Here's a more in-depth look at each team and what their numbers suggest:
Kansas (22-1, 7-1 Big 12)
The Jayhawks have been mauling inferior teams all season, but their performances against the better part of the schedule haven't been nearly as dominant. They beat Arizona by four in overtime at home, won by four at USC, ripped Oklahoma (in part because Blake Griffin went down injured) and lost at Kansas State. KU fans should be concerned about the offensive efficiency variance of 16.0. While that implies there are nights where KU explodes offensively, it also means the Jayhawks have the potential to have an off-night offensively, and that's when they have gotten beat in recent NCAAs. This is a really good KU team, but that's something to keep an eye on.
Memphis (22-0, 8-0 Conference USA)
The Tigers' numbers are very impressive across the board. Despite nights when their offense looks very hit-or-miss (and the free-throw shooting often does), their overall performance has been pretty consistent on both ends. But, there's no true road game in the six top-50 contests. There are three neutral-site games, though, where the Tigers won by 10 (over Oklahoma), 11 (over UConn) and four (over USC).
On offense, Memphis' 3-point shooting concerns are overblown. Despite the team's overall 3-point rate (213th in D-I), Chris Douglas-Roberts, Derrick Rose, Doneal Mack and Willie Kemp are all decent or better from the arc. The worries about free throws, though, aren't overstated. Memphis doesn't have a player with 20 attempts or more who's shooting better than 67.6 percent. That's a good way to lose to a comparable opponent in the Elite Eight or deeper.
Duke (20-1, 8-0 ACC)
The Blue Devils are second in the country behind Kansas in adjusted scoring margin (per ESPN's InsideRPI) and have played a much stronger overall schedule than the Jayhawks. They have been equally consistent on both ends, even though the offense is clearly the better part of this team. While they're a decent rebounding team, the one gigantic red flag is that the Blue Devils are only 113th in Division I in 2-point field goal defense. In four of their last six ACC games, the Devils have been suspect defensively, but their offense has been so good that the winning margins have been very convincing. It's not enough to pound Duke on the glass. Clemson dominated the boards and still lost by 13. North Carolina was plus-11 Wednesday night and lost by double digits. The key to beating Duke is also forcing the Devils into a bad shooting night. Easier said than done, but Pitt managed it and Temple came decently close, too, with that formula.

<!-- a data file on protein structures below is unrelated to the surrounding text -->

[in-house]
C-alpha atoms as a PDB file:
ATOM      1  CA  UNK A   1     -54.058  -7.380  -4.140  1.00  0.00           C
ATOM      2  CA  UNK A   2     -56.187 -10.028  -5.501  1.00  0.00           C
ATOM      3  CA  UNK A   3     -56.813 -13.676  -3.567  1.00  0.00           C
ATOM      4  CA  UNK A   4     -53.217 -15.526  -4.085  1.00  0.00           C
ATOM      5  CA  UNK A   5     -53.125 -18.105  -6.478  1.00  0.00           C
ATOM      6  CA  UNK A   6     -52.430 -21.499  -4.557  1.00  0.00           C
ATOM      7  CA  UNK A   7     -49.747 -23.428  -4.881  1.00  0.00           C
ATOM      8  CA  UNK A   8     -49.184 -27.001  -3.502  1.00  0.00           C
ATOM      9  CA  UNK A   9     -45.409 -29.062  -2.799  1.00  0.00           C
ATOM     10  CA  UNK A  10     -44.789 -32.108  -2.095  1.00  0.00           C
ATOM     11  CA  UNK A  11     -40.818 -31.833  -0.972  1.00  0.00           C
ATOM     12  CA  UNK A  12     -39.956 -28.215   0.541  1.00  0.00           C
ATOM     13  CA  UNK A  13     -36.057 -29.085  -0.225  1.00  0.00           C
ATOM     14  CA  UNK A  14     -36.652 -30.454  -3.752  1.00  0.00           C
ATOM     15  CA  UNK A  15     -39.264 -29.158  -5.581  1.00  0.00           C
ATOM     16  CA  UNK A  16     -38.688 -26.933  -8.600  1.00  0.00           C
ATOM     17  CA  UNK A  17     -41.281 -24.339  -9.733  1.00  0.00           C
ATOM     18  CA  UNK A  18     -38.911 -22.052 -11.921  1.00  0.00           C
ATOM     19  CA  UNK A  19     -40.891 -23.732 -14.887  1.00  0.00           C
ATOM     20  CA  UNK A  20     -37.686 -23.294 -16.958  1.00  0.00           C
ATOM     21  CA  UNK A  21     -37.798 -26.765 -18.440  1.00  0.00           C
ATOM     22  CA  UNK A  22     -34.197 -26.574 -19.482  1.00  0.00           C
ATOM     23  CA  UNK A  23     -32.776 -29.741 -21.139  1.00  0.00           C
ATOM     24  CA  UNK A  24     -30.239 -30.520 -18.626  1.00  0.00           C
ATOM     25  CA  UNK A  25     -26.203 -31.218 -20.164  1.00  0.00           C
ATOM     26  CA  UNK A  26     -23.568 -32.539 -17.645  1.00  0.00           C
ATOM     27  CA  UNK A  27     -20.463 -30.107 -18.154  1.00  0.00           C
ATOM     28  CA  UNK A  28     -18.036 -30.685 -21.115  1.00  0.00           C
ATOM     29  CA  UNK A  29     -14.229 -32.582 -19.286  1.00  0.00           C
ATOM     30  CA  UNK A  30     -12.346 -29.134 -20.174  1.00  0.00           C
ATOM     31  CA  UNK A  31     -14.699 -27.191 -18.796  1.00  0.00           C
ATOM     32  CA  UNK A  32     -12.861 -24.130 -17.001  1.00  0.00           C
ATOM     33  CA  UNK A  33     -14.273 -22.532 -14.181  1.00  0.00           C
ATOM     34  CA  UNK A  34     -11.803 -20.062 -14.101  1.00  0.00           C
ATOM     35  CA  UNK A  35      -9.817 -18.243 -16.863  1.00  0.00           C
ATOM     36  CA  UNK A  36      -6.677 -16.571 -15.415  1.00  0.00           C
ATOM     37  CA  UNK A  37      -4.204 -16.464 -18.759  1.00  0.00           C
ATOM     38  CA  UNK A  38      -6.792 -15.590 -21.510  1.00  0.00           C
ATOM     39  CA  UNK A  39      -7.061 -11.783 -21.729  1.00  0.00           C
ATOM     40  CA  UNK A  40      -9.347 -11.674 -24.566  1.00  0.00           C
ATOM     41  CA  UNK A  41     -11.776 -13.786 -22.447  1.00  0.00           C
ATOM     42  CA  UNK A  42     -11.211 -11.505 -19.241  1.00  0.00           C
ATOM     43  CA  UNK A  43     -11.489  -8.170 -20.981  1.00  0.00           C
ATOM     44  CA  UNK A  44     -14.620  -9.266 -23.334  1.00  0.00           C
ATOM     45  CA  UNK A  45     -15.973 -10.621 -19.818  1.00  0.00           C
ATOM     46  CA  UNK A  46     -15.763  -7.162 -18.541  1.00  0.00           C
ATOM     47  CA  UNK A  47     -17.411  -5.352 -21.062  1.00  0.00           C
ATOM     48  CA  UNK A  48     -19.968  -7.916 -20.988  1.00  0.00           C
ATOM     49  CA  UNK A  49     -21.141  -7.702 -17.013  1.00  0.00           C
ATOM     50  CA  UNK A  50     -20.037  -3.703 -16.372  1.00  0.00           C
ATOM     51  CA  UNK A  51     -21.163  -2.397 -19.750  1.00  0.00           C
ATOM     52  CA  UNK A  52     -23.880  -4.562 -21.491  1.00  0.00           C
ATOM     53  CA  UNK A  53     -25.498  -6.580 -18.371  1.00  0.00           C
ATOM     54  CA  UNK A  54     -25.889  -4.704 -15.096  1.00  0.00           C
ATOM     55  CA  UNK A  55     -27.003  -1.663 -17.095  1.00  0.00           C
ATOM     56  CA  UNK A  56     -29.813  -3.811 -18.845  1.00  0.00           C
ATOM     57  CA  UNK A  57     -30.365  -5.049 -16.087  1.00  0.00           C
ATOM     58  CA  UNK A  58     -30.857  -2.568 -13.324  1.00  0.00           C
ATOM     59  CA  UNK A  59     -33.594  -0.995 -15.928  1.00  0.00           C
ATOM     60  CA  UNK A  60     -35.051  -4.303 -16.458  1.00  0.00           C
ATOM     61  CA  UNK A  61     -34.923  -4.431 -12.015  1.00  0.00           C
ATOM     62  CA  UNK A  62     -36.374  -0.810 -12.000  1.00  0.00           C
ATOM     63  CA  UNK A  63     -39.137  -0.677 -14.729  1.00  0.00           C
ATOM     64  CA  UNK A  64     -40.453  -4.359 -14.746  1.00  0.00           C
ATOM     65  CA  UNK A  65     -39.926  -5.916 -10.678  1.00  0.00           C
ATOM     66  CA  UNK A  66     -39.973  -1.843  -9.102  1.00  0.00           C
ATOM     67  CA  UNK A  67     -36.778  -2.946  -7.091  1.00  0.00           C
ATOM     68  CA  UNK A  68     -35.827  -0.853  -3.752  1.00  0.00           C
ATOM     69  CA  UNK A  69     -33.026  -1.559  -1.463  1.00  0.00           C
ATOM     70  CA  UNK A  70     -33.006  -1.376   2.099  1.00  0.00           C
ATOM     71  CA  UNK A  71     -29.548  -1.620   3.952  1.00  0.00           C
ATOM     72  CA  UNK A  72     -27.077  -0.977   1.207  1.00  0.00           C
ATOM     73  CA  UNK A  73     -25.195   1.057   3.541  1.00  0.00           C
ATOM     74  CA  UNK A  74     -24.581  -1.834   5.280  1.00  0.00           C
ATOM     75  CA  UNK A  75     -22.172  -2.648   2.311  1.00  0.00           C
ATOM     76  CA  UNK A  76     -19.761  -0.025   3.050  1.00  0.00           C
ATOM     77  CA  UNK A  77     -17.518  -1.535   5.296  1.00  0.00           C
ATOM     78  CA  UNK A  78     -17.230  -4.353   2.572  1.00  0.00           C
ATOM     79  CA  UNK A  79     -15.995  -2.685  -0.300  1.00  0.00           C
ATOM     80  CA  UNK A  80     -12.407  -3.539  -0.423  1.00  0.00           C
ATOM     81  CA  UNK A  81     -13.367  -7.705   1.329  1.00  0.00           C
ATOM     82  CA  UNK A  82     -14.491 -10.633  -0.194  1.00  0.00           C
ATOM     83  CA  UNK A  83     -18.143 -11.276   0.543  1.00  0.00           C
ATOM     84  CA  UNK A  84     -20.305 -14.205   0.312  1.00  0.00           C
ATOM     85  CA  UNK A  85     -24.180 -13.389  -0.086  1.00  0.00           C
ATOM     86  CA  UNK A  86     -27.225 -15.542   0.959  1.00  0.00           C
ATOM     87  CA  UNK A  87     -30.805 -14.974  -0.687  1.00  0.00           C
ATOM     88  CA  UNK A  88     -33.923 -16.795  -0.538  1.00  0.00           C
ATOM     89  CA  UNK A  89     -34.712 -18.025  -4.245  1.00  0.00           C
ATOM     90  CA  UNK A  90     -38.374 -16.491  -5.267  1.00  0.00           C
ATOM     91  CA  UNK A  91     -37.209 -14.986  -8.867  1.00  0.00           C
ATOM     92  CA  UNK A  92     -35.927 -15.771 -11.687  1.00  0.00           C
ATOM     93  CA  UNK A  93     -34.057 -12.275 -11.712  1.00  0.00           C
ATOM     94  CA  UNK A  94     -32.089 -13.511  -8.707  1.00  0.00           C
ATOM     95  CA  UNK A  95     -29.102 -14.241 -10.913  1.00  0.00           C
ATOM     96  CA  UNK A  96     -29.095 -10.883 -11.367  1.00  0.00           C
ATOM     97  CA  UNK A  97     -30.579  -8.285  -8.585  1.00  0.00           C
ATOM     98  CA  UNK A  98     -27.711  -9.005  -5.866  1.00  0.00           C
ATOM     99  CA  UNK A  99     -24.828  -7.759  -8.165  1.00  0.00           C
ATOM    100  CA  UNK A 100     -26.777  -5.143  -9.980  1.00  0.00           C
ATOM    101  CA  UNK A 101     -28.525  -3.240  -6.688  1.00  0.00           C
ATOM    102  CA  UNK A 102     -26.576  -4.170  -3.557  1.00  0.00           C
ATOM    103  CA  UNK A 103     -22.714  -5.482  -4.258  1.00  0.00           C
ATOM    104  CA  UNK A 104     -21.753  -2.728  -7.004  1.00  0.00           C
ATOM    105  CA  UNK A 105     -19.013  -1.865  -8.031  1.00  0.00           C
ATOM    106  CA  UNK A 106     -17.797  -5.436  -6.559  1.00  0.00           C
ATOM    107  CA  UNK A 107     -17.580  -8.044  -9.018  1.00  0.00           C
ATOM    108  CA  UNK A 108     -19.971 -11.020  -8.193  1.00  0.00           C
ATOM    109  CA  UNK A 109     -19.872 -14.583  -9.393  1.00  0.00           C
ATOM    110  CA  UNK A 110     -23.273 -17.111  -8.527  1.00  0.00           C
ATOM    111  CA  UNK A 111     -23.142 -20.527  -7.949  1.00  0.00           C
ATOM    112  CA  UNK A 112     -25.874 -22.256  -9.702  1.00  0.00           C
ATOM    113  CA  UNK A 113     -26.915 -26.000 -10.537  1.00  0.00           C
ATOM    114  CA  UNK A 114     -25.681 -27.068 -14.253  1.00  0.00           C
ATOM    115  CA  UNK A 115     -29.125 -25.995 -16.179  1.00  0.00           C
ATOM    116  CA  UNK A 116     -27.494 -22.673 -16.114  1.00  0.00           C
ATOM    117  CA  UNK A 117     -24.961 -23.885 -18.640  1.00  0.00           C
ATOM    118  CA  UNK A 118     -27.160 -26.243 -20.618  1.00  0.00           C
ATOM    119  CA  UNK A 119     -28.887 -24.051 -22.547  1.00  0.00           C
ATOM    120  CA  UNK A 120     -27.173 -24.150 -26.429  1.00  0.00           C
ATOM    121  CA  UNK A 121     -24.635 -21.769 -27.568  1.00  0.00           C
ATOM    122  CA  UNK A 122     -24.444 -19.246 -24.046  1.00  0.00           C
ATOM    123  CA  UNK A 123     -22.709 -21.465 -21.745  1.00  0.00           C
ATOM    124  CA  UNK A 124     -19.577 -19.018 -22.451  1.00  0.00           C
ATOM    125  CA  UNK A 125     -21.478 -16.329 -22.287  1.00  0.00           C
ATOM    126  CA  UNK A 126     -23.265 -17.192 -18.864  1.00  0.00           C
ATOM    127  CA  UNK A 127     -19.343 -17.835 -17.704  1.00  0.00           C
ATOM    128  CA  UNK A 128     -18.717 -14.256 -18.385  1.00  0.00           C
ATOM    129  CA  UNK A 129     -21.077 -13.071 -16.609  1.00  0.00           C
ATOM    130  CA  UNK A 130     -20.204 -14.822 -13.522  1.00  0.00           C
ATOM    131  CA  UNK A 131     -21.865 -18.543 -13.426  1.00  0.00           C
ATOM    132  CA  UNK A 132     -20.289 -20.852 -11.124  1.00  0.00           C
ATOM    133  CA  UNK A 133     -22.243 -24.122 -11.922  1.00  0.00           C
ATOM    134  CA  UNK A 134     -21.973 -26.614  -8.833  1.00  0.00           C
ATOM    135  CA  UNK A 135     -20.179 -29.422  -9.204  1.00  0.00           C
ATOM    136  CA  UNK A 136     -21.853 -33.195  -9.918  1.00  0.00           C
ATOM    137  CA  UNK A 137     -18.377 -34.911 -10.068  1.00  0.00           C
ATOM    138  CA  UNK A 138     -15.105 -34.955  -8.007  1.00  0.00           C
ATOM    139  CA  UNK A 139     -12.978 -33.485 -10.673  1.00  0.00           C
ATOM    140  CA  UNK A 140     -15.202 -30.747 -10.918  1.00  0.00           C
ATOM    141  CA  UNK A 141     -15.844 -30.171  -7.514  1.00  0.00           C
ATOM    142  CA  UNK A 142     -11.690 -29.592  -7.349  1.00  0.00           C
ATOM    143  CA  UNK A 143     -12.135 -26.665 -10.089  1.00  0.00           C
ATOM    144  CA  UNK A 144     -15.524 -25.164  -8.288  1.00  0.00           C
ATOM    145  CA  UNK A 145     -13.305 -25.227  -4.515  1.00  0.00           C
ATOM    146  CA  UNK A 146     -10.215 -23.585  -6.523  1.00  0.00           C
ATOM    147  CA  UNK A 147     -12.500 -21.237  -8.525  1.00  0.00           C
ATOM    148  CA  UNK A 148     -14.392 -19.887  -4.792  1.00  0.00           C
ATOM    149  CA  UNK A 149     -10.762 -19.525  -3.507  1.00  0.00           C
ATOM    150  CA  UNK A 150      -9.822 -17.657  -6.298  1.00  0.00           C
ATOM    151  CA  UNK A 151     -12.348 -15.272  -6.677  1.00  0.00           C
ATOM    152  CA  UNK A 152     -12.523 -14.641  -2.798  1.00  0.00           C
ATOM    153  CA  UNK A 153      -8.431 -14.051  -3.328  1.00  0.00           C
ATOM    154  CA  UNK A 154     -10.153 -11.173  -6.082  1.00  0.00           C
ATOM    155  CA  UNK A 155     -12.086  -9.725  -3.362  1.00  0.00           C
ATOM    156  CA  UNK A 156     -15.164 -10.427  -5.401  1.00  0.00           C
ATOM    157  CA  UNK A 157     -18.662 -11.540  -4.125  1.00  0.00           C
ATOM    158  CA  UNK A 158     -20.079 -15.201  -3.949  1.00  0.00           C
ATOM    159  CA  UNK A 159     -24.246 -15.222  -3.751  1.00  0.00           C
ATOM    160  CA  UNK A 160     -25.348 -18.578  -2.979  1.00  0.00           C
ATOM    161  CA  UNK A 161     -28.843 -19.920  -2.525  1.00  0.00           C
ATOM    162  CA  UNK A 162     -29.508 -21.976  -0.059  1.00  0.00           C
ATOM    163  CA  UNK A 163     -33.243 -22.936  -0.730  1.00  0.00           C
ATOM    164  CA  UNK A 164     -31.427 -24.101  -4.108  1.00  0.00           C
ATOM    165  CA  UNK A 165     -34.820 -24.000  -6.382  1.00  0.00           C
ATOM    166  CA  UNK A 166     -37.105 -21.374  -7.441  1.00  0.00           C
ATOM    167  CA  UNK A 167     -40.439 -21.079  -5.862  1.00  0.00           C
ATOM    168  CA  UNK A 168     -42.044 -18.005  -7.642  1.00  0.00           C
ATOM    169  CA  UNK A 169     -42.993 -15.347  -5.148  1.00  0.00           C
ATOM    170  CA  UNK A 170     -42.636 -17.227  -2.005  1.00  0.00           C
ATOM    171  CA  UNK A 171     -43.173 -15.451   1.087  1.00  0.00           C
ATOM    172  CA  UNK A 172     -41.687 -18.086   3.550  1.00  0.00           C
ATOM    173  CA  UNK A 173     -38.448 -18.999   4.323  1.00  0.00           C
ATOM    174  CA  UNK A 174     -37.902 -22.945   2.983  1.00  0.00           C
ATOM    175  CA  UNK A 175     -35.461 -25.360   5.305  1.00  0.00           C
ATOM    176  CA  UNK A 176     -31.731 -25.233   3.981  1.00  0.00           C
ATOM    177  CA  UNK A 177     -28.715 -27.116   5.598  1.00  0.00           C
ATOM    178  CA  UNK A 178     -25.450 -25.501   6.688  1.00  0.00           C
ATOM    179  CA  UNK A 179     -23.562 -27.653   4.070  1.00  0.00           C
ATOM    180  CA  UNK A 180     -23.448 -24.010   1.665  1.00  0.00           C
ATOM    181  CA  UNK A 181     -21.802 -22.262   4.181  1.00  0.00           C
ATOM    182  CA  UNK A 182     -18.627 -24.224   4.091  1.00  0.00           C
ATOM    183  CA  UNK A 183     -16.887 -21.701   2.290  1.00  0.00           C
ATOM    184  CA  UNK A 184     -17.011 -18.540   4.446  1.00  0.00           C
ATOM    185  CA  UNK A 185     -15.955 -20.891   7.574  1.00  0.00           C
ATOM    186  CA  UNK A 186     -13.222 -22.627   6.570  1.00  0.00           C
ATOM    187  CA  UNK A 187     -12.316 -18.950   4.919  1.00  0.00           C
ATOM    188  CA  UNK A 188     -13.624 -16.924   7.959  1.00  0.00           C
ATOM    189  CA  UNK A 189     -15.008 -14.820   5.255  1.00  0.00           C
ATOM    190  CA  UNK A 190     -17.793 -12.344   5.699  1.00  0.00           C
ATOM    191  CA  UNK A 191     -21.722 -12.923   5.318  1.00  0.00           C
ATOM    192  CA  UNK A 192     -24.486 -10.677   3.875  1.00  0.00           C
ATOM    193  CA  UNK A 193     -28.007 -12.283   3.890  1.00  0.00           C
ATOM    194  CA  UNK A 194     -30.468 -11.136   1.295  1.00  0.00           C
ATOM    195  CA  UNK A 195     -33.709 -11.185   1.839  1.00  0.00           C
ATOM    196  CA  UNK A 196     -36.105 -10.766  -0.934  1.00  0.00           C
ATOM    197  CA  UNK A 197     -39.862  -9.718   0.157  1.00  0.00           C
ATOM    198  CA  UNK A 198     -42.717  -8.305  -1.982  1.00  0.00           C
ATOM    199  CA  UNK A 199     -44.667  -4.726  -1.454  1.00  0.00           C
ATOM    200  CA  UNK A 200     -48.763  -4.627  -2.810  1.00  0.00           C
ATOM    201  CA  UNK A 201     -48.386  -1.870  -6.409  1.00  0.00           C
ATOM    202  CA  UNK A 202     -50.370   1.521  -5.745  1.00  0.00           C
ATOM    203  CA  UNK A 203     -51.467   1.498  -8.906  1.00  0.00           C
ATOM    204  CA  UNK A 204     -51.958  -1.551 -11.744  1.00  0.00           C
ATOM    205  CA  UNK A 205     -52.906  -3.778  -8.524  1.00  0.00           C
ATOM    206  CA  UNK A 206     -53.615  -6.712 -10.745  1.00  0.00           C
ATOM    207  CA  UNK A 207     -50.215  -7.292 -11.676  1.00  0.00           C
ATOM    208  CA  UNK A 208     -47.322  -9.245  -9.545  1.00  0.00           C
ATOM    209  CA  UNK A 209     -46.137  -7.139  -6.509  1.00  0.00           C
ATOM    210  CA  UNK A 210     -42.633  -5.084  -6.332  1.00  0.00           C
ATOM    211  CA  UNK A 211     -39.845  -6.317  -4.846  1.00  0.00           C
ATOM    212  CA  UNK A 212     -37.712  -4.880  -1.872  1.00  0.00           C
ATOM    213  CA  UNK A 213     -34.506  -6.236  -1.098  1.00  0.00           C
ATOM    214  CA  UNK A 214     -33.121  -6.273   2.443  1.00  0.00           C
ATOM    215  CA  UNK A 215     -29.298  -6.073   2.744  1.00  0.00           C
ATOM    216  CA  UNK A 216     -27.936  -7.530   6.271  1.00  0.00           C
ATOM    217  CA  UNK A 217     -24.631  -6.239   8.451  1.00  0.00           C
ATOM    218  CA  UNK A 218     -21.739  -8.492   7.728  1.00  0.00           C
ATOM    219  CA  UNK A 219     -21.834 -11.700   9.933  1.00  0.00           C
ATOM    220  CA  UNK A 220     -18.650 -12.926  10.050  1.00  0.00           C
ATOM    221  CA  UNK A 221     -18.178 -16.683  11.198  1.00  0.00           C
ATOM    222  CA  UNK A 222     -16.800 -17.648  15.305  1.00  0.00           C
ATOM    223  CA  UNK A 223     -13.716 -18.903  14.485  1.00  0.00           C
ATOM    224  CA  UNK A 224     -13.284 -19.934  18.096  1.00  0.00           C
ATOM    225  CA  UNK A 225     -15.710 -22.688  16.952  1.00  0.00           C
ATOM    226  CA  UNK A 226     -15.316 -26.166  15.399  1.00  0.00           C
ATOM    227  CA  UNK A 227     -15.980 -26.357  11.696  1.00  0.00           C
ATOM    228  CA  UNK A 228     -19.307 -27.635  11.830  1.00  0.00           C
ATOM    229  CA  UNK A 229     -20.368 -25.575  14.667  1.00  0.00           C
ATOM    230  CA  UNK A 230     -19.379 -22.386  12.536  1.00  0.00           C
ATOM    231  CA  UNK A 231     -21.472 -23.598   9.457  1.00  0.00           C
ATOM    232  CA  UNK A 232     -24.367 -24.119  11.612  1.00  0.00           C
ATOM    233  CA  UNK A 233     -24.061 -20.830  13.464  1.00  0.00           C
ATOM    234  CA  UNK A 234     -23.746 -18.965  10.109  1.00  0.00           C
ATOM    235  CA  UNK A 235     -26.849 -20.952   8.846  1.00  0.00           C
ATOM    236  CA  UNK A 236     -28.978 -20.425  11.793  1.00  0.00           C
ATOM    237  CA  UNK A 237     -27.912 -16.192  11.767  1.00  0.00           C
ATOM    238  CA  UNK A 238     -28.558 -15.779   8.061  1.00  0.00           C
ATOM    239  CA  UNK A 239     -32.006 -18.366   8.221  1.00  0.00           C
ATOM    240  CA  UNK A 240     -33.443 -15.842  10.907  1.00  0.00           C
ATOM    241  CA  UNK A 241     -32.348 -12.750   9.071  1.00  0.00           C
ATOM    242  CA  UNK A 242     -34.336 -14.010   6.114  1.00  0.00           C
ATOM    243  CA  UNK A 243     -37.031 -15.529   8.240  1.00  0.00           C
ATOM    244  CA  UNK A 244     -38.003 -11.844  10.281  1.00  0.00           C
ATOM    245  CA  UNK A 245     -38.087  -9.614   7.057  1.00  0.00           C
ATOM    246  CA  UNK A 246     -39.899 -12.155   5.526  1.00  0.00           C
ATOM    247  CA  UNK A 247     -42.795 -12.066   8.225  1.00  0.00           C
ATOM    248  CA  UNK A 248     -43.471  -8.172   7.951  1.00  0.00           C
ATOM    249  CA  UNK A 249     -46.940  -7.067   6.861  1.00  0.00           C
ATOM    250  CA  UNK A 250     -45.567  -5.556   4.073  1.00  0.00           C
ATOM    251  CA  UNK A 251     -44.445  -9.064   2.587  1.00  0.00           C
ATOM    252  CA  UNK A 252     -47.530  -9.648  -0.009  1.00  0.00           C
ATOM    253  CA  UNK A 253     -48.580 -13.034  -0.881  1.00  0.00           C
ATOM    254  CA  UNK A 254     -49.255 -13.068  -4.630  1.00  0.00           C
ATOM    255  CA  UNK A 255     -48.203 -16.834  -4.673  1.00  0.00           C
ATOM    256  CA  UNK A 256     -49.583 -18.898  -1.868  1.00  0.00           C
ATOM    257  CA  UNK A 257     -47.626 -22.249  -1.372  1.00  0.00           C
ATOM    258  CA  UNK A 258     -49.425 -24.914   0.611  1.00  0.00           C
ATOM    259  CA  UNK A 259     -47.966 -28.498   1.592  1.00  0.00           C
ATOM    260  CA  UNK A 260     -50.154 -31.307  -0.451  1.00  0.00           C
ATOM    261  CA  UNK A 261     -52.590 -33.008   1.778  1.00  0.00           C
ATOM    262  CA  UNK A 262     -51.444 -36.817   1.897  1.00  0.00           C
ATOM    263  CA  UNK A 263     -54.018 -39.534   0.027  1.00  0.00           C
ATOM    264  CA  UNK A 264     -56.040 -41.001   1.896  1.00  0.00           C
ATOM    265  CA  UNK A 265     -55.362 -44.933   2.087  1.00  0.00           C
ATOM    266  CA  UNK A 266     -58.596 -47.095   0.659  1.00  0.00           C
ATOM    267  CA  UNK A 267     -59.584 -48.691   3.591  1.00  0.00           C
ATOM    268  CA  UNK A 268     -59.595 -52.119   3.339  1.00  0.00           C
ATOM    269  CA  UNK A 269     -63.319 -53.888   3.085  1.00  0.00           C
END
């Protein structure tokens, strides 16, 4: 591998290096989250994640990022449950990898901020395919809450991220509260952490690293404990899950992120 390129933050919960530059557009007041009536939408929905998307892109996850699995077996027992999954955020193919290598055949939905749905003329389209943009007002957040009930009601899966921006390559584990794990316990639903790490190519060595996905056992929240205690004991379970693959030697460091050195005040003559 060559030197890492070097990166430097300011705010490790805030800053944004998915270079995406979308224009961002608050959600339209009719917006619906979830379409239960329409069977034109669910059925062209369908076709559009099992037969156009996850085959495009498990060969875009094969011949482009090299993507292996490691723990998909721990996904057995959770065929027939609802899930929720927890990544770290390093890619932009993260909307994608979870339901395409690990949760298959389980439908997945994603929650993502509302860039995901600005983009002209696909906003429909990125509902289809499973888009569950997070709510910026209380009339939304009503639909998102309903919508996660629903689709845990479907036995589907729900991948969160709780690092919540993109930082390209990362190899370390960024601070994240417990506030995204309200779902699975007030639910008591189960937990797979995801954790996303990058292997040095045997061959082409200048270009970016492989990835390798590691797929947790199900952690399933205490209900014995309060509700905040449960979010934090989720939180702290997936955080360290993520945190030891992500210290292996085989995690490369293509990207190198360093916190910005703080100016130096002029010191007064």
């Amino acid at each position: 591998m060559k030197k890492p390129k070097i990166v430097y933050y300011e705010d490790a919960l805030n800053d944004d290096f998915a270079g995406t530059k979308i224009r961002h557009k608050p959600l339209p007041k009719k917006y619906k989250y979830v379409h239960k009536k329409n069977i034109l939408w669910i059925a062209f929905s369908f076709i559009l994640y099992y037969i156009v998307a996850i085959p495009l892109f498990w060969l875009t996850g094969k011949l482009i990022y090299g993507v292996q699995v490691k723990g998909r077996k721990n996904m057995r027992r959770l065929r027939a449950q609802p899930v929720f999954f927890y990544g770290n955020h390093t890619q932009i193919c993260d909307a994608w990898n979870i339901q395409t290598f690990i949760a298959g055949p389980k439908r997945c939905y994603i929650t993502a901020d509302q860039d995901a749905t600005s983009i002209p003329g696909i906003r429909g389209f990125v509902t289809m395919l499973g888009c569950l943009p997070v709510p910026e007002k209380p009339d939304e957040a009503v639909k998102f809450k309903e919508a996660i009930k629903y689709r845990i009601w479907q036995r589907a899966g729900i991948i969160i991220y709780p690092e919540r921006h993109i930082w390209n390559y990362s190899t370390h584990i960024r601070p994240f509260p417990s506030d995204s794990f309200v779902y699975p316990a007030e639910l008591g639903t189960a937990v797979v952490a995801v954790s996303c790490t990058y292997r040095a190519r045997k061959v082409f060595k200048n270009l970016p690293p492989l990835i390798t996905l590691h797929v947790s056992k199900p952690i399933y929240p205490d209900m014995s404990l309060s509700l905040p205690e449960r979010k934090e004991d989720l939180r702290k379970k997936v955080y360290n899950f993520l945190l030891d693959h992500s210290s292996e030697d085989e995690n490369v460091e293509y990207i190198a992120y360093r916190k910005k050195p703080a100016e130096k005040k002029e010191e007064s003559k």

Tennessee (20-2, 7-1 SEC)
No real surprises in the numbers in the chart aside from the Vols' offense being much more consistent than you would imagine a high-octane, 3-point shooting team would be. Even with that, though, they are working with considerably less margin for error than their peers because of their defensive shortcomings. One bit of hope is that Chris Lofton's recent explosion continues. If the Vols' offensive efficiency can get even better, a la North Carolina's, they won't need to improve the defense to improve their chances of surviving an off-night. Like Duke and North Carolina, the imbalance is a concern. It's a primary reason why Kansas, Memphis and UCLA stand out as the national title favorites; they do it well on both ends, which is a much safer plan.